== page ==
Although improving Medicare Advantage margins has been the hottest topic recently in managed care, executives at Elevance Health, Inc. at a recent investor conference made some noteworthy comments about the firm’s commercial and Affordable Care Act exchange businesses — both of which insurers are talking more glowingly about amid government-business headwinds.

Regarding the company’s ACA exchange business, “we certainly aren’t looking for membership over margin,” Morgan Kendrick, president for the insurers commercial and specialty health benefits segment, said during a June 12 question-and-answer session at the Goldman Sachs Global Healthcare Conference.

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Since 2010, Some Minority Groups’ Uninsured Rates Have Dropped by Half

Uninsured rates among Black, Latino, Asian and Native American communities plummeted from 2010 to 2022, as more people gained health care coverage through federal health care programs and employer-sponsored plans, according to reports released by HHS.

The uninsured rate for Black Americans under age 65 dropped from 20.9% to 10.8% between 2010 and 2022, and the rate dropped from 32.7% to 18.0% for Latino Americans during that time. Meanwhile, the uninsured rate went from 16.6% to 6.2% for Asian Americans, Native Hawaiians and Pacific Islanders (AANHPI), and from 32.4% to 19.9% for American Indians and Alaska Natives (AI/AN).

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As Insurers Are Sued Over AI Use, Regulators Aim to ‘Get Ahead’ of the Issue

Three major health insurers have denied allegations brought against them in lawsuits pertaining to the use of artificial intelligence in coverage decisions. While The Cigna Group, Humana Inc. and UnitedHealth Group may succeed in getting the cases dismissed, those companies and other payers could continue to face scrutiny over their use of AI, according to Ileana M. Hernandez, a partner at Manatt, Phelps & Phillips, LLP.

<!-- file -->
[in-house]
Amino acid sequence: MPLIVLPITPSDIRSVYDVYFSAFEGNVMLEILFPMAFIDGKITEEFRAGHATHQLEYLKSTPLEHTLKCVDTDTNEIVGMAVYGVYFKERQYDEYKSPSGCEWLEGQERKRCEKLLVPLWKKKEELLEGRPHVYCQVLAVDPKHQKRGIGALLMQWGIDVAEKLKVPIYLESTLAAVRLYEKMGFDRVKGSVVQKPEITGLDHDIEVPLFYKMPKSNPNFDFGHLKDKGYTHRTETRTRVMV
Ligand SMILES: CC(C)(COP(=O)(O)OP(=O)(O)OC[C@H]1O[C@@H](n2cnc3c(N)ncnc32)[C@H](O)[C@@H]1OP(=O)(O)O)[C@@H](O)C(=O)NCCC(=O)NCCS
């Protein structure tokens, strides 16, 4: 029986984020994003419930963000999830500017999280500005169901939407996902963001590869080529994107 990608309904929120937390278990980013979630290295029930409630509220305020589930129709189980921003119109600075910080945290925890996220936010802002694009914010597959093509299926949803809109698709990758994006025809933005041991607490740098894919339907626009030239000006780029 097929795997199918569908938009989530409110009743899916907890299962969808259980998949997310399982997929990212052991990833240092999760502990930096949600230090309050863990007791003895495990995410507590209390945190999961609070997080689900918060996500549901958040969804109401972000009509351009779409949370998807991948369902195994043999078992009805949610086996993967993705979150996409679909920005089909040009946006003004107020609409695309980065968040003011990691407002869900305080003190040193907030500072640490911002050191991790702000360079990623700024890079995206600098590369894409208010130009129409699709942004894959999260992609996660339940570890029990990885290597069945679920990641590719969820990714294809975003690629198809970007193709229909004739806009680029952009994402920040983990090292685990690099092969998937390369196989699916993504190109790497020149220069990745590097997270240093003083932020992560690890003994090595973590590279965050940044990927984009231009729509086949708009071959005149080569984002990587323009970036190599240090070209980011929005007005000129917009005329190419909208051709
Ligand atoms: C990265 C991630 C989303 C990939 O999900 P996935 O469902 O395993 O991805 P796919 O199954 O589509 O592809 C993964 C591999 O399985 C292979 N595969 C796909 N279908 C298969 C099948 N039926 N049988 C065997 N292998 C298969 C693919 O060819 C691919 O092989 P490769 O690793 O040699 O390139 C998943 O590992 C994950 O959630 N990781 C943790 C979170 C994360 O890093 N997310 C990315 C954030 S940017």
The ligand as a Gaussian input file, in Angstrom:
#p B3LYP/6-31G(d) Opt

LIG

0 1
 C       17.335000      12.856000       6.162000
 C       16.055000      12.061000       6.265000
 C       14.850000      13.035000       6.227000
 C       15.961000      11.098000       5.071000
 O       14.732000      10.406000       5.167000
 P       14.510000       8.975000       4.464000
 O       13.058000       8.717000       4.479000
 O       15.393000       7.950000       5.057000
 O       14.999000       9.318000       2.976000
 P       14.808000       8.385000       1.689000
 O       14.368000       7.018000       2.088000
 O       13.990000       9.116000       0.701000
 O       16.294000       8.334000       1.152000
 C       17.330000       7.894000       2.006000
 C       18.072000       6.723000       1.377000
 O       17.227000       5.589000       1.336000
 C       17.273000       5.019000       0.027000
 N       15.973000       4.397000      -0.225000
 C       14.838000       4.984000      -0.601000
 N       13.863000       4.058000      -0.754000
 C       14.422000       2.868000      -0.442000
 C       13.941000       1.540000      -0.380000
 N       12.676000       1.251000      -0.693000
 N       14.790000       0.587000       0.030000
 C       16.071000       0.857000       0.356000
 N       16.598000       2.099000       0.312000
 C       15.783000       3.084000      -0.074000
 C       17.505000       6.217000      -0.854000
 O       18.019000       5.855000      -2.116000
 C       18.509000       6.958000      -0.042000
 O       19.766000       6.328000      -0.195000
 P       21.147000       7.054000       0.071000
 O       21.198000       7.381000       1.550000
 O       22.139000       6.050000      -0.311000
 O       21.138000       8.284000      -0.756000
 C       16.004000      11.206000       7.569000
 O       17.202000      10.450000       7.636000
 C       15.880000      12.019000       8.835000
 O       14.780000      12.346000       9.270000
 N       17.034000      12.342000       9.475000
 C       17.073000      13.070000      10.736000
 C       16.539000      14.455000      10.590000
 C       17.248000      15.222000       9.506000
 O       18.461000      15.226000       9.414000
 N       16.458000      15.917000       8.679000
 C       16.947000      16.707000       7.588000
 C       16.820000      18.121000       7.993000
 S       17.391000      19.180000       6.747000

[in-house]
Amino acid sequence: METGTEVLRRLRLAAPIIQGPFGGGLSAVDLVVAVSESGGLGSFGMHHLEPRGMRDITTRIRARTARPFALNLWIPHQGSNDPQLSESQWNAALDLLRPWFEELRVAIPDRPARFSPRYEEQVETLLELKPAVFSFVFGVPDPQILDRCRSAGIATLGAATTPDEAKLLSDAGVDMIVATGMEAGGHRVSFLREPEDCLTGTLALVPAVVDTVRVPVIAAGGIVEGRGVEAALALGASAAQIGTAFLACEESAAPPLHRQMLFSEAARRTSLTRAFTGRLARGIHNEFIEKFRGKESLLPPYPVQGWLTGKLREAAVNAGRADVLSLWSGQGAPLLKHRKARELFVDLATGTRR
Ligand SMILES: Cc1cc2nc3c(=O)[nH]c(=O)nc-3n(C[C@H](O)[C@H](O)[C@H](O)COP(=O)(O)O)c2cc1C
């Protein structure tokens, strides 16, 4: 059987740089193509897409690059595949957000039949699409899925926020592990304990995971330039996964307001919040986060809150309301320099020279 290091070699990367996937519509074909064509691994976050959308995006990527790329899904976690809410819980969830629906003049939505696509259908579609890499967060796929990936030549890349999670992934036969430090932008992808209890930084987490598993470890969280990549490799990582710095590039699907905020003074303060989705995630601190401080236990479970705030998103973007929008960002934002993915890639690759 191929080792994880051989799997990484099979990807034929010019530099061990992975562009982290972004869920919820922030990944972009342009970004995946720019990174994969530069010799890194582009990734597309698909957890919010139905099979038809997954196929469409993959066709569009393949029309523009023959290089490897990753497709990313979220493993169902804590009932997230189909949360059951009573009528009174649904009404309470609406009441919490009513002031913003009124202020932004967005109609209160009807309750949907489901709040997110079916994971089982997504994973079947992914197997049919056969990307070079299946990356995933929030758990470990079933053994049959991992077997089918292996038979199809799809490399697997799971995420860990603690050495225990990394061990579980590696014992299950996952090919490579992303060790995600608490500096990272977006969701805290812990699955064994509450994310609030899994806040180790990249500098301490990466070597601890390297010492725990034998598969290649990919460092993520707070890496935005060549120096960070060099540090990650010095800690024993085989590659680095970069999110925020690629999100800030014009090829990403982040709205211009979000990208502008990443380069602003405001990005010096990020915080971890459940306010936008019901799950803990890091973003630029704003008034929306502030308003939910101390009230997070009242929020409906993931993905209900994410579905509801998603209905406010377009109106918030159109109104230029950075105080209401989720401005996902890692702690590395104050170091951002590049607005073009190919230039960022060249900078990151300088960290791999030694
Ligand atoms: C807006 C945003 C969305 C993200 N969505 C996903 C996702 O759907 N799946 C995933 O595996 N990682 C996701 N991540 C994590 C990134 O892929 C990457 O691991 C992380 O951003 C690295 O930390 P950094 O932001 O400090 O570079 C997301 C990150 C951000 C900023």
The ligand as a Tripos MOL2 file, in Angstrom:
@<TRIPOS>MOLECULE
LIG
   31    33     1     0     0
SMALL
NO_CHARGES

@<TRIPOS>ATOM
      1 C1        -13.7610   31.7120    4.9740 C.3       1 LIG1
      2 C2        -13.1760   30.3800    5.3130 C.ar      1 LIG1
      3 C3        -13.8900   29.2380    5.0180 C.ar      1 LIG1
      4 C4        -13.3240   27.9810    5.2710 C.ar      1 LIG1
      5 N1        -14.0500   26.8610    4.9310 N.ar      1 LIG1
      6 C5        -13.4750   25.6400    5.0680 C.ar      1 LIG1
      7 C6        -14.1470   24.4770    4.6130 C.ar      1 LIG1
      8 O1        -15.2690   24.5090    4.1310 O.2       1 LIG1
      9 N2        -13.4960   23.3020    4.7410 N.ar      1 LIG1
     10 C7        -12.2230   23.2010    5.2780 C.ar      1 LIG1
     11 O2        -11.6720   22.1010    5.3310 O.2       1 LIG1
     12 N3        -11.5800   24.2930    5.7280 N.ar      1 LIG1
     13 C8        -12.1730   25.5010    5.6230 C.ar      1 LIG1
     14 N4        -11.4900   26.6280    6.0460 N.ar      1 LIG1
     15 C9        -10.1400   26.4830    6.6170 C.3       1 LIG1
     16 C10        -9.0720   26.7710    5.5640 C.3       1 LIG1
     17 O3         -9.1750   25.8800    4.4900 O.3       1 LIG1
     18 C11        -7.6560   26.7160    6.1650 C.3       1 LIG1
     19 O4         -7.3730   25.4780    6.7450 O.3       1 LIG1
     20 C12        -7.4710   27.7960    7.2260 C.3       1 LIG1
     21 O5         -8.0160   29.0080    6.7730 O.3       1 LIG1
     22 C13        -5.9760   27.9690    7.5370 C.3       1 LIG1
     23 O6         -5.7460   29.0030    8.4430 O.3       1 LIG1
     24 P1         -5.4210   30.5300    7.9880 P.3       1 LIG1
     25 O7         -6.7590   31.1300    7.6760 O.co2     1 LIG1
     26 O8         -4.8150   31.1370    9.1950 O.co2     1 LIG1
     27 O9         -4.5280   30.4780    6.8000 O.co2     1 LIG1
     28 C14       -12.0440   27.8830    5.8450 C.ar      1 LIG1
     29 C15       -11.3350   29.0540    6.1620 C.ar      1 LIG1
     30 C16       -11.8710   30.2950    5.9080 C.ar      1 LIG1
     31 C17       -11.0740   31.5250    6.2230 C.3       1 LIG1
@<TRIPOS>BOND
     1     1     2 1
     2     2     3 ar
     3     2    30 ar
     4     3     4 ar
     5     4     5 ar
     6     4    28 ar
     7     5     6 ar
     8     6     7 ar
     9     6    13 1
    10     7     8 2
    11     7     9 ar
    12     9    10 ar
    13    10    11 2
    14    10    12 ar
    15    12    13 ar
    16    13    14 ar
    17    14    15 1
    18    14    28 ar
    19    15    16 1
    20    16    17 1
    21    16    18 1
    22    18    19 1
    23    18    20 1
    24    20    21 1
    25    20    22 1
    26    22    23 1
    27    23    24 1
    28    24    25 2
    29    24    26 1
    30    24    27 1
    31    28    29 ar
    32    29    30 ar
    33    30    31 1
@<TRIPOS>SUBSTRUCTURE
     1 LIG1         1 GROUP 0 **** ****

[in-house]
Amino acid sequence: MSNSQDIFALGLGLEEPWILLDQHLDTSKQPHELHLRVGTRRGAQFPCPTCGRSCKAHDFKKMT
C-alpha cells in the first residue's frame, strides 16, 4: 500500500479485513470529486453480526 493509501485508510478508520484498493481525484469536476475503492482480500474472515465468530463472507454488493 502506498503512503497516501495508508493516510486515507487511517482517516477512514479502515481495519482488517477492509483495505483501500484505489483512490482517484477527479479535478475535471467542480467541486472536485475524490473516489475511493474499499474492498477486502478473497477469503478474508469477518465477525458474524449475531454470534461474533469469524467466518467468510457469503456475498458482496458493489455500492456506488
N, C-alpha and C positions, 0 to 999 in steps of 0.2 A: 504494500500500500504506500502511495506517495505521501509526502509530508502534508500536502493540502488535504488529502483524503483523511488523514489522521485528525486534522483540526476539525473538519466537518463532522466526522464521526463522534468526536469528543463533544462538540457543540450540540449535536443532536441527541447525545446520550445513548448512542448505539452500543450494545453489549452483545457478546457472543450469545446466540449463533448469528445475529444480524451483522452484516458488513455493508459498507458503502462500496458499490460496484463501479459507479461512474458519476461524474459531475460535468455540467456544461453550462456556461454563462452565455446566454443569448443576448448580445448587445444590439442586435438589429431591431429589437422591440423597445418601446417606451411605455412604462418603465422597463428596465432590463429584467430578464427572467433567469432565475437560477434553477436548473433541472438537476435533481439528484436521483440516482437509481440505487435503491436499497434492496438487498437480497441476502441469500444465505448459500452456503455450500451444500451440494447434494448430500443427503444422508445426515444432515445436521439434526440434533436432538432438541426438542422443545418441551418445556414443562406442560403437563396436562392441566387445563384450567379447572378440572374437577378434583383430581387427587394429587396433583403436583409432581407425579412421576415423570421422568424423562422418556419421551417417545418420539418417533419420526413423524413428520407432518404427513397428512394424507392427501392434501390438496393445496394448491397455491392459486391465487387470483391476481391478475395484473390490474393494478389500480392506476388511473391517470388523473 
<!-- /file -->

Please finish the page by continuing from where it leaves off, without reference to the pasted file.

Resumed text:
“The staggering volume of claims and complexity of claims that insurance plans need to review on a daily basis make insurance reviews an attractive target for using AI,” said Hernandez, who spoke on June 12 during a Manatt webinar. “However, the use of algorithms for review of coverage issues has resulted in questions, concerns, investigations and now lawsuits.”

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News Briefs: CMS Reportedly Plans to Redo MA Star Ratings

In light of recent court rulings, CMS said in a memo released on June 13 that it plans to recalculate the 2024 quality ratings of Medicare Advantage plans. Earlier this month, SCAN Health Plan won a legal challenge to CMS’s calculation of the 2024 Star Ratings in the U.S. District Court for the District of Columbia. That same court also ruled that CMS must recalculate Anthem Blue Cross and Blue Shield of Georgia’s MA Star Ratings. Elevance Health, Inc., the parent company of the Anthem Georgia plan, disclosed in March that CMS had updated its original ratings, which will lead to an additional $190 million in revenue for plan year 2025. In its memo, CMS wrote that it has recalculated the 2024 Star Ratings — which determine 2025 quality bonus payments (QBP) — using the published 2023 Star Ratings cut points. “We have assigned all contracts the recalculated 2024 overall and/or summary Star Ratings if those recalculated ratings result in higher QBP Ratings than what was previously assigned based on the contract’s overall and/or summary 2024 Star Ratings that were released in October 2023,” the agency said.

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‘We Don’t Need to Do M&A,’ Cigna Chief Financial Officer Says

Months after rumors of a brewing deal with Humana Inc. generated a spate of headlines, The Cigna Group’s chief financial officer is signaling clearly that the company isn’t eager to jump into the mergers and acquisitions game until the conditions are just right.

“We continue to view inorganic activity through the lens of, it needs to be strategically attractive for the company,” CFO Brian Evanko said during a question-and-answer session with analyst Nathan Rich during the Goldman Sachs Global Healthcare Conference on June 11.

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© 2024 MMIT